"Mental Illnesses" as Survival Skills
Researchers at the Univeristy of Minnesota have shown that impulsive behavior, such as that shown by those with attention deficit disorder (ADD), gives animals a competitive edge. Delaying gratification is a sign of maturity in our culture, but in the wild, one cannot afford to wait for better opportunities. Plus, easily-distracted animals may be more aware of their surroundings and be better able to evade imminent danger. Such traits would have served our early ancestors well, yet they cause problems in our more structured world.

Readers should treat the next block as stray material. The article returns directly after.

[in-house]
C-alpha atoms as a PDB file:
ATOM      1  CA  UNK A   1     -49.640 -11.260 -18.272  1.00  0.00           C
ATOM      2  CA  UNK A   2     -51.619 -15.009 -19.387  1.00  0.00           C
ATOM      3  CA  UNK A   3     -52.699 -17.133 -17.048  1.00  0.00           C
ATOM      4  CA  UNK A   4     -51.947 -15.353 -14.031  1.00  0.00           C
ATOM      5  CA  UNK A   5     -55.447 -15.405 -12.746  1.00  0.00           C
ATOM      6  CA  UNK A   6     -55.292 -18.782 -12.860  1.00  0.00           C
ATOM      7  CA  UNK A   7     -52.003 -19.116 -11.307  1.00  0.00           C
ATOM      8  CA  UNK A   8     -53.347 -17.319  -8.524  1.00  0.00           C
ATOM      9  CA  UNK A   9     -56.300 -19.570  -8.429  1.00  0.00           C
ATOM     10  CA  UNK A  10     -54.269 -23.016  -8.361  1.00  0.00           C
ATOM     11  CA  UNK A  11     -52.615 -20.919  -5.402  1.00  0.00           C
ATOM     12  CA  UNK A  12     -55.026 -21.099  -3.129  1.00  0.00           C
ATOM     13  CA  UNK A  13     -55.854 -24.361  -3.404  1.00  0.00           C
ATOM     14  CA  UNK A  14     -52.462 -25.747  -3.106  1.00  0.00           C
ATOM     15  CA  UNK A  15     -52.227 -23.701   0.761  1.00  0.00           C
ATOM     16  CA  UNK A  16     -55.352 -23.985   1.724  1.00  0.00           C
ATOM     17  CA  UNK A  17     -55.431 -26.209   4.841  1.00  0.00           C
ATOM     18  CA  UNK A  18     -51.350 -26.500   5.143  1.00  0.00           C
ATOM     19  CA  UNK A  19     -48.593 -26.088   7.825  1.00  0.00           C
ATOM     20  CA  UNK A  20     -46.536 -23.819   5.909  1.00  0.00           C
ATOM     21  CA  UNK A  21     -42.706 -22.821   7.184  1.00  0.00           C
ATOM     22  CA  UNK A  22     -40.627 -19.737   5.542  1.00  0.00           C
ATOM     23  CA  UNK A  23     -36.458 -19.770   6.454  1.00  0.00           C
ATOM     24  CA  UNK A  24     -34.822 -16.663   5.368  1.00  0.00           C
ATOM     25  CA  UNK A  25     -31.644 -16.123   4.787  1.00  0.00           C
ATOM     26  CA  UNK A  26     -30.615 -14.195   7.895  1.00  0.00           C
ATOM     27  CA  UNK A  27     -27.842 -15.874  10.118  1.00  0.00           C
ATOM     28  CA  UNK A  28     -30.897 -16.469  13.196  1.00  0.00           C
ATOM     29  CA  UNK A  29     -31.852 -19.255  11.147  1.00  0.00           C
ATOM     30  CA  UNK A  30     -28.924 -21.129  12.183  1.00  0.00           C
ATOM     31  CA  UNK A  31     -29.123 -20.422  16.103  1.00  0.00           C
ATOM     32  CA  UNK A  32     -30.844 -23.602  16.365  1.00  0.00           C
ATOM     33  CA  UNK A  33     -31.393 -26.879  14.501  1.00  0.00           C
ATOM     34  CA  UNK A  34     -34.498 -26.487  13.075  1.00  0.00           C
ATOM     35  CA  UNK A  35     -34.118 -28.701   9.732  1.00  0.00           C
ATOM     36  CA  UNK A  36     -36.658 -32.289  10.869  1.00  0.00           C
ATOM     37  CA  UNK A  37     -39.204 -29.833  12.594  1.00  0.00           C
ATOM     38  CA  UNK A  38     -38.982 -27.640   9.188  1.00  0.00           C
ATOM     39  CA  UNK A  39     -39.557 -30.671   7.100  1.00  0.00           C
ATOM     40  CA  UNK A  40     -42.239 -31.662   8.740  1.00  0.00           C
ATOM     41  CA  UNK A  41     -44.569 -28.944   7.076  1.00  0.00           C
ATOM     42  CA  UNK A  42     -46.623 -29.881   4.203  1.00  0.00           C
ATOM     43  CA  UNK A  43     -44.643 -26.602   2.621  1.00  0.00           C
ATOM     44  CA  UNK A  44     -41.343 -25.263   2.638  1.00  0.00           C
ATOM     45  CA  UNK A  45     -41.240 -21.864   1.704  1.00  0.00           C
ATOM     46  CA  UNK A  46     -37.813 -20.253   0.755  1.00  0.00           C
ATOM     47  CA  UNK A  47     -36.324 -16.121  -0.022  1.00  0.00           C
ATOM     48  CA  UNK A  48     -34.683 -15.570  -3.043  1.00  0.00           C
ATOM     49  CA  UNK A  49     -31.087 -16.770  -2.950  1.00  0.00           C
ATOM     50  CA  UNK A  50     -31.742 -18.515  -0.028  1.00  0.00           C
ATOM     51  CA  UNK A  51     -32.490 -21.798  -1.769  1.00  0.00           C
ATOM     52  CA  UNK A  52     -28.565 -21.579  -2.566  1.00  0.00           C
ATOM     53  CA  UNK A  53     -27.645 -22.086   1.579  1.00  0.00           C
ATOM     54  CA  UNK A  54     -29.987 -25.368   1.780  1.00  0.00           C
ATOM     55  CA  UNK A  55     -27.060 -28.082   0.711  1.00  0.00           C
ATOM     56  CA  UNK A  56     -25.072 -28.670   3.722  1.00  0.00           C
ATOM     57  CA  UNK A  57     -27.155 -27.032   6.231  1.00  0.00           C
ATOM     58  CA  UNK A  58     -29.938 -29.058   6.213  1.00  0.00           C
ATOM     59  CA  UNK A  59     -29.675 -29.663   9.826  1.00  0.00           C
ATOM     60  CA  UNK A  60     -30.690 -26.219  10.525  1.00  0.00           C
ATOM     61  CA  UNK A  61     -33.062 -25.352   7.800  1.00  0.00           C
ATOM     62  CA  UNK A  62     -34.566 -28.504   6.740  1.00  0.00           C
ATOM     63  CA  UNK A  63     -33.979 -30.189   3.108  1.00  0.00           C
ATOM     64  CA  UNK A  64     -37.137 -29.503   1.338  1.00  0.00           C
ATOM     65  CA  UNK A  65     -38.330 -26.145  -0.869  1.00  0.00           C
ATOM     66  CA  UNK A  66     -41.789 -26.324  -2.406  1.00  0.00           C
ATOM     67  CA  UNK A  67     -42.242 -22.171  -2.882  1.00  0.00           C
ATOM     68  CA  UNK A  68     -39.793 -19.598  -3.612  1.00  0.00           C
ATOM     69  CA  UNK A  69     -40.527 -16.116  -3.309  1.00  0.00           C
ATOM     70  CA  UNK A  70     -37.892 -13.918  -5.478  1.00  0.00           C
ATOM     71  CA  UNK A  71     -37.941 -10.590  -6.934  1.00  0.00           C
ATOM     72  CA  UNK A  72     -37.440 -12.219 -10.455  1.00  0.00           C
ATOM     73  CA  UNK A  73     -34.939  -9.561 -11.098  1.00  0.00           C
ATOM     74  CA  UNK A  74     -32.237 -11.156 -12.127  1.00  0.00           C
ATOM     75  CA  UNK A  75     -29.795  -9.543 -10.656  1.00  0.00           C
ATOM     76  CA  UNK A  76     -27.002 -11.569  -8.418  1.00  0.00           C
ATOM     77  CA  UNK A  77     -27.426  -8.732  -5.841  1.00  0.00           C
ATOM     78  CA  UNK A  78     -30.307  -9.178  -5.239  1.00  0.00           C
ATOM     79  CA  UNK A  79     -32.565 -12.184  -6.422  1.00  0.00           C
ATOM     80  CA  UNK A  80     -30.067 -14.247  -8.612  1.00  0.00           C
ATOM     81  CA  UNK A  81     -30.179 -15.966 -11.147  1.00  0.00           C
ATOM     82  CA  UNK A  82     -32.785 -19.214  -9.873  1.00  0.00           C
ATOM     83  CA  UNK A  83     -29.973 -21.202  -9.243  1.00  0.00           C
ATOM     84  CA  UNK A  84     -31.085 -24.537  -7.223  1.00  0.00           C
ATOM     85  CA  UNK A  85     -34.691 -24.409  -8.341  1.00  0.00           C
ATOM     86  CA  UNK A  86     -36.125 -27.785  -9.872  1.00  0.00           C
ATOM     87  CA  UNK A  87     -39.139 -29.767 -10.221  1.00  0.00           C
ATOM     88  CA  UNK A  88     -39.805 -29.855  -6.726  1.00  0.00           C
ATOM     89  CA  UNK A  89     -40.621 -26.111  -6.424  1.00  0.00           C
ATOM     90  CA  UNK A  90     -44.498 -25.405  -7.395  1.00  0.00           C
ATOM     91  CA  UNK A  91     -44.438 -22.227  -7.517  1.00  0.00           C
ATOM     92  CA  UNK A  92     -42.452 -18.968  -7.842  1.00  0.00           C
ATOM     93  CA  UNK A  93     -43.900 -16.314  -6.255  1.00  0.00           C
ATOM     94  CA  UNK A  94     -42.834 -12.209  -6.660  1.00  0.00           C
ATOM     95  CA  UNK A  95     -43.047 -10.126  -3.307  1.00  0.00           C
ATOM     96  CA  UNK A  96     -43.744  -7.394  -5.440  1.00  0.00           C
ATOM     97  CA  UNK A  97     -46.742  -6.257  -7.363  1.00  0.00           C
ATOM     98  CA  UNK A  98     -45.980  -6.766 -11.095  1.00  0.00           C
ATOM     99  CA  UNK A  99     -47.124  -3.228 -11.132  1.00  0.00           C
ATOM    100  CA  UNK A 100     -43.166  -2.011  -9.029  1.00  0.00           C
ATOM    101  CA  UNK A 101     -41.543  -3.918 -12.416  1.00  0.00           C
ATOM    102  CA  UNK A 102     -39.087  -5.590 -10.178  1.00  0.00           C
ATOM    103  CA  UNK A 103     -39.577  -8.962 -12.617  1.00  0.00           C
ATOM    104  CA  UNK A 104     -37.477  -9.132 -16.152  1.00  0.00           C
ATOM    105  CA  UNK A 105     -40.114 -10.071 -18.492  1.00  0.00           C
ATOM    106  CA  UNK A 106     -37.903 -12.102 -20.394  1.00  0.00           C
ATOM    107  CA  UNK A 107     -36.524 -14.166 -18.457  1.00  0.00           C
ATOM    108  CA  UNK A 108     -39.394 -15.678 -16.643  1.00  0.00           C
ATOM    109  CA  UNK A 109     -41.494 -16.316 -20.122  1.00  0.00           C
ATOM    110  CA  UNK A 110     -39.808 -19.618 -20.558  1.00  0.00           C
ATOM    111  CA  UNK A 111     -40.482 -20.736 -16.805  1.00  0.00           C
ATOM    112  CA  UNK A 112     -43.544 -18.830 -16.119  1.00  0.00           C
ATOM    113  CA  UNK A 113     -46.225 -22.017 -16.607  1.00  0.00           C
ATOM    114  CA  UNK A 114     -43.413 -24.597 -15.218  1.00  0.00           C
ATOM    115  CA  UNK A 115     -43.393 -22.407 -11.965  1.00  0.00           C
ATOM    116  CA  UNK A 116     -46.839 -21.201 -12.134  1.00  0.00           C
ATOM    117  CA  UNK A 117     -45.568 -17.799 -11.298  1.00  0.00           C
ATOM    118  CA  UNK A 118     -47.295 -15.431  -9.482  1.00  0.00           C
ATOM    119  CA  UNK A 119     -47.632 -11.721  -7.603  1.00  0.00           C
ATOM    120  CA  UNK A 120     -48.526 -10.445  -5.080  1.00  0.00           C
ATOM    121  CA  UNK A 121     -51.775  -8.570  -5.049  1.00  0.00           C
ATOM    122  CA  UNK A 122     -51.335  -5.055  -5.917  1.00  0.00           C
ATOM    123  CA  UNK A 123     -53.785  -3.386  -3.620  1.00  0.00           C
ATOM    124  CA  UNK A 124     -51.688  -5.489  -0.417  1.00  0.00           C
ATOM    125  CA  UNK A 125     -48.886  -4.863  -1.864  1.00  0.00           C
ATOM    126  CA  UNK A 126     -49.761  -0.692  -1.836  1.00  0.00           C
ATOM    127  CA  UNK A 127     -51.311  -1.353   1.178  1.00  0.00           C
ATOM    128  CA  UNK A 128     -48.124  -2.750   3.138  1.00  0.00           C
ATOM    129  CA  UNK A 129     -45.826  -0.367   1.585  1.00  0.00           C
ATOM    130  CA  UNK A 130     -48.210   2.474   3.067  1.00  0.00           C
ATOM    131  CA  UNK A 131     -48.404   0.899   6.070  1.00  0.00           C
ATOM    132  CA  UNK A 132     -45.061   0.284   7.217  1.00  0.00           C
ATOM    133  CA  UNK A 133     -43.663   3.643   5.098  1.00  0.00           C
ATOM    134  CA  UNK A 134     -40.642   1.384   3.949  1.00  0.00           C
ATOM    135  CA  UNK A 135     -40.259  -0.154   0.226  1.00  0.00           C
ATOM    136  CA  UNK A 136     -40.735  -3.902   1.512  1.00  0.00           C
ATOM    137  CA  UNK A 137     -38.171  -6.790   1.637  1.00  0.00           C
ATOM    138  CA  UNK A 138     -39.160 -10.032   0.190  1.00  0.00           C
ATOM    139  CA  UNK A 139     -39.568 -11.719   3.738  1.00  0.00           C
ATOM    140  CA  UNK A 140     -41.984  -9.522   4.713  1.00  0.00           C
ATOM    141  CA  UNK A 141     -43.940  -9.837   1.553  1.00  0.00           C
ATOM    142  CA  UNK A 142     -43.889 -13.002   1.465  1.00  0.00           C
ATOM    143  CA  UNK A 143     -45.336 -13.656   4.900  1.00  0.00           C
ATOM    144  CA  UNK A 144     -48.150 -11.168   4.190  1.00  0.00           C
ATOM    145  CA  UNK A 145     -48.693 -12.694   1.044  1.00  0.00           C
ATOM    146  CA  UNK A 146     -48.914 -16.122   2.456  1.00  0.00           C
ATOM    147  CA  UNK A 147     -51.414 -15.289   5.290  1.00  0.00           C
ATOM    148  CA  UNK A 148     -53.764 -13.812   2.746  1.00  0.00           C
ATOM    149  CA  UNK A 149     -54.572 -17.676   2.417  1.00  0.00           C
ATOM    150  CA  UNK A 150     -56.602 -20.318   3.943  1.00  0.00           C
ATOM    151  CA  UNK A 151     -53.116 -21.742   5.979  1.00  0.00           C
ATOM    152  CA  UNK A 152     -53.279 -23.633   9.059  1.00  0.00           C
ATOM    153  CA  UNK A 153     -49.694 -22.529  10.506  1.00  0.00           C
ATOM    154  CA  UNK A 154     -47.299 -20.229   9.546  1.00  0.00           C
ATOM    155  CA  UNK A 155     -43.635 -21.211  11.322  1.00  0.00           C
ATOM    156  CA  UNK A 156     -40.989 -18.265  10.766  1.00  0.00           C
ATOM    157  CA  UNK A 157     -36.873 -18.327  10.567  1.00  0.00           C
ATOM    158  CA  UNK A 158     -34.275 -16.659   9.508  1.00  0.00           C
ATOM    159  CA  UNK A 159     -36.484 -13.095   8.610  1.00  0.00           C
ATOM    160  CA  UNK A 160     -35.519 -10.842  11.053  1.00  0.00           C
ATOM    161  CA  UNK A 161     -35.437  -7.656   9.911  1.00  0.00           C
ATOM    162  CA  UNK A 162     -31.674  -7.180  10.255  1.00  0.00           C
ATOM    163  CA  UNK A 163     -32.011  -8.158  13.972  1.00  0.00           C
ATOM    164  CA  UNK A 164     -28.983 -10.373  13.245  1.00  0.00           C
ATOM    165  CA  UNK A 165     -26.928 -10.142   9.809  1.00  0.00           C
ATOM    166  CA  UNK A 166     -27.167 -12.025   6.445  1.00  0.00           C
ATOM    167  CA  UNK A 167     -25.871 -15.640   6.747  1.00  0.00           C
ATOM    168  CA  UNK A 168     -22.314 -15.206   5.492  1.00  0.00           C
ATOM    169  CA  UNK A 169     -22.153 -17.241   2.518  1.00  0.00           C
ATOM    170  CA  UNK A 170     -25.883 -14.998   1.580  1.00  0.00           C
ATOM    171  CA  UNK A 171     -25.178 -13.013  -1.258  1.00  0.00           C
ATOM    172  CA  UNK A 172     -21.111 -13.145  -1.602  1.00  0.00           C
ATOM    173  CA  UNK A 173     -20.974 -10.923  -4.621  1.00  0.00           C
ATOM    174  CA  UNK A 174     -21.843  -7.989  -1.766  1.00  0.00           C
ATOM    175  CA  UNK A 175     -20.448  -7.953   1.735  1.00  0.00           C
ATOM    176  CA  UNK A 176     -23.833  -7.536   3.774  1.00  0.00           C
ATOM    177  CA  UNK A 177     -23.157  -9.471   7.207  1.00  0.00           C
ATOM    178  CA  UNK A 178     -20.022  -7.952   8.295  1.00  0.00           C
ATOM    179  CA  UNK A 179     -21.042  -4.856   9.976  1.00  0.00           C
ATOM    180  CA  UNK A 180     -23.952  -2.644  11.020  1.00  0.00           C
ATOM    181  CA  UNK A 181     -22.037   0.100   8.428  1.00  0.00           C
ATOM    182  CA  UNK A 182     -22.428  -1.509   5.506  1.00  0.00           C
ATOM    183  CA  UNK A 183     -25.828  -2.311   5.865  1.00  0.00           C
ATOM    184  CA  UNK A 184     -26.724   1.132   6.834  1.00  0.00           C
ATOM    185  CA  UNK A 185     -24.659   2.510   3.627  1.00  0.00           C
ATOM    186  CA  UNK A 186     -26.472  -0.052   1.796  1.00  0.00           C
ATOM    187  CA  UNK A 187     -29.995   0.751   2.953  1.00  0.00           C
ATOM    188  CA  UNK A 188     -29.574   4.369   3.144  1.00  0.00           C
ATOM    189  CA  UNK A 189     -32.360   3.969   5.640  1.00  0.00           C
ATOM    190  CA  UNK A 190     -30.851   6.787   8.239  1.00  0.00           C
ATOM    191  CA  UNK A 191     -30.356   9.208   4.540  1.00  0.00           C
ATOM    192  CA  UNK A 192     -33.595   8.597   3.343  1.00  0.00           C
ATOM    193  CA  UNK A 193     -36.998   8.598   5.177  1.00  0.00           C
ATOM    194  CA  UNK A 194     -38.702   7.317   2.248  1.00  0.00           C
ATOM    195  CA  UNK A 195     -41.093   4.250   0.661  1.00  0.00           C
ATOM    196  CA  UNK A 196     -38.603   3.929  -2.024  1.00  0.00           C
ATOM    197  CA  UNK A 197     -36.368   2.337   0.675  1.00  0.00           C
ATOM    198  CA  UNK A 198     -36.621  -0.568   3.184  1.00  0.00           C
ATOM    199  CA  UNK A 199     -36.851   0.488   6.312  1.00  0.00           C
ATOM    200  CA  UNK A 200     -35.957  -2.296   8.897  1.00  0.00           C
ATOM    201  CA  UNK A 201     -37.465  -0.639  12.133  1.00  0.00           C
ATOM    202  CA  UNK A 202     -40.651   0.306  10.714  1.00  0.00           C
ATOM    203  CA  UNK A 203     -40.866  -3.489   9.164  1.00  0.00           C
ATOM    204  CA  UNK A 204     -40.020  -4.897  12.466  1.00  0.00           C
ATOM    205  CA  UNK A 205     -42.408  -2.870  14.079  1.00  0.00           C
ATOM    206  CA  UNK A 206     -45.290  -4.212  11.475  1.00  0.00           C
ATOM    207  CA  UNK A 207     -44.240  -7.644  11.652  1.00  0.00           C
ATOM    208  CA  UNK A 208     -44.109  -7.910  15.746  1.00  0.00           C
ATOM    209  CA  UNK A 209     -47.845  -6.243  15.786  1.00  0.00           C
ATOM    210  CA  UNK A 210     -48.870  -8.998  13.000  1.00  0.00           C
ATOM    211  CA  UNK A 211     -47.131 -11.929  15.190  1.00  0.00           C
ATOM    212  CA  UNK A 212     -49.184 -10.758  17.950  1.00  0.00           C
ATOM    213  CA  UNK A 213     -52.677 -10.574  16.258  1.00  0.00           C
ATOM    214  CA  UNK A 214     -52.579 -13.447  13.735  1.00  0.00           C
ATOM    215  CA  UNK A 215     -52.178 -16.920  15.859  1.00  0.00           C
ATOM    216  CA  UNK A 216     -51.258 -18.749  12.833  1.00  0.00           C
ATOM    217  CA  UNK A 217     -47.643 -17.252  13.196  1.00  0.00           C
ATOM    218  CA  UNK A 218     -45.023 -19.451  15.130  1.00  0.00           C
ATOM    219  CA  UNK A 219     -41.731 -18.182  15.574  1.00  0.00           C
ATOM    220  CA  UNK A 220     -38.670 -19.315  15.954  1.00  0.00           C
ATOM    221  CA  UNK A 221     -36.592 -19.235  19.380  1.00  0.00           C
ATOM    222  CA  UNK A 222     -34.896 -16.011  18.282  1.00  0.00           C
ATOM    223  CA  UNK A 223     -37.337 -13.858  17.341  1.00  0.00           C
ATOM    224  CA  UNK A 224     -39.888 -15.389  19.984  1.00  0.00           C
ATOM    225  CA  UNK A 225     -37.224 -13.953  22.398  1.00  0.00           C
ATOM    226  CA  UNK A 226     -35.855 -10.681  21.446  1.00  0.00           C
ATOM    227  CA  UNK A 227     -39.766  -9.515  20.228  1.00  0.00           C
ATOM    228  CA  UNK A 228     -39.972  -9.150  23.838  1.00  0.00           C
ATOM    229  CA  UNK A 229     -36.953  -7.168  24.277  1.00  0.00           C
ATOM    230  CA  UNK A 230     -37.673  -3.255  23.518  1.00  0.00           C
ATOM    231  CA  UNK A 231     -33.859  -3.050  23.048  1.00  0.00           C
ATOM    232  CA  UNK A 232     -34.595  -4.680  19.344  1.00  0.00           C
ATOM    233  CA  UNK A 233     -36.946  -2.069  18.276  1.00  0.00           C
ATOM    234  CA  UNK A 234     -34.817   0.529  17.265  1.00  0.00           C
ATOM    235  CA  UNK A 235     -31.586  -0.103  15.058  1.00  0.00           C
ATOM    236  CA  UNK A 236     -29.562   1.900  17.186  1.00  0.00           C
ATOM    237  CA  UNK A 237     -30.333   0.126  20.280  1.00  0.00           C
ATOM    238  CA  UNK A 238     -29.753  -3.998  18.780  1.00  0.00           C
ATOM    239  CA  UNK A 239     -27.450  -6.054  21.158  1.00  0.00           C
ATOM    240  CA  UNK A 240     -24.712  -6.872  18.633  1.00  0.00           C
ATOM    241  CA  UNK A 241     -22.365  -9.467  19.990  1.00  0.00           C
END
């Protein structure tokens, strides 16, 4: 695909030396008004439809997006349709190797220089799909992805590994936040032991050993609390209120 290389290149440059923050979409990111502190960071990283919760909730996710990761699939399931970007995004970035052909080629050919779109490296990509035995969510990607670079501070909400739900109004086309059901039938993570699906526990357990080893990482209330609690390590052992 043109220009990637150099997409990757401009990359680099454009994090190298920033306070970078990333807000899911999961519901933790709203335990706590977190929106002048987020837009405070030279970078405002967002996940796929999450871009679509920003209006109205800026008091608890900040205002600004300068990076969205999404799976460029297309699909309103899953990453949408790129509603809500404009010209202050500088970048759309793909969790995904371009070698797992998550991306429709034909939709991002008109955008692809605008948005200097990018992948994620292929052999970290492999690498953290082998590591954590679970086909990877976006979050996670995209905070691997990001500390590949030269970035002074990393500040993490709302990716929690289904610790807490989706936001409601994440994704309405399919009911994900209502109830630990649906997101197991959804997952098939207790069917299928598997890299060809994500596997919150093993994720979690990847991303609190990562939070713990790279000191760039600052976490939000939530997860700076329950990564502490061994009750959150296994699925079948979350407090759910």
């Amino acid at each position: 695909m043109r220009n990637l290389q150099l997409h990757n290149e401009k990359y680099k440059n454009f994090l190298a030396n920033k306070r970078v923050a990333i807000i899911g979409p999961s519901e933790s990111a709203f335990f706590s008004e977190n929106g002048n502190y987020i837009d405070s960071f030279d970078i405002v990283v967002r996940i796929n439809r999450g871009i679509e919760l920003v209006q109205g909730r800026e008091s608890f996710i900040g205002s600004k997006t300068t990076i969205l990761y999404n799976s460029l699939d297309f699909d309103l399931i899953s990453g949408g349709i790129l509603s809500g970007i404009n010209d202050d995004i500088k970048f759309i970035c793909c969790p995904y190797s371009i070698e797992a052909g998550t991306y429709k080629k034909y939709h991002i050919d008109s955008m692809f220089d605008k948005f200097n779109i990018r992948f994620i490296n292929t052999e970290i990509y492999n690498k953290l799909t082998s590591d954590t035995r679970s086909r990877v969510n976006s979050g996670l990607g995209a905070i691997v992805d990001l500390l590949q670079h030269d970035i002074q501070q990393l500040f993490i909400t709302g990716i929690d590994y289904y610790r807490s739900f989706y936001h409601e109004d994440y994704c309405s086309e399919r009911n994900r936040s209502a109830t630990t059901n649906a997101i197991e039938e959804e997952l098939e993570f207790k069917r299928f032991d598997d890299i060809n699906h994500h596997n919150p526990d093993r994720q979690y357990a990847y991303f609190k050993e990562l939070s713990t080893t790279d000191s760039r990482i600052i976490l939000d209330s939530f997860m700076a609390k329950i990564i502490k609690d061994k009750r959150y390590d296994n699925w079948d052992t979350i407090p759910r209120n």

Similarly, behaviorist Nancy Etcoff has suggested that symptoms of depression may have aided our ancestors by allowing them to conserve resources and even show signs of submission to superiors. Anxiety and what are now considered panic disorders may assist in a "flight or fight" response when faced with a threat. University of Michigan psychiatrist Randolph Neese calls this the "smoke detector principle": it's better to send out a false alarm than to fail to detect a fire.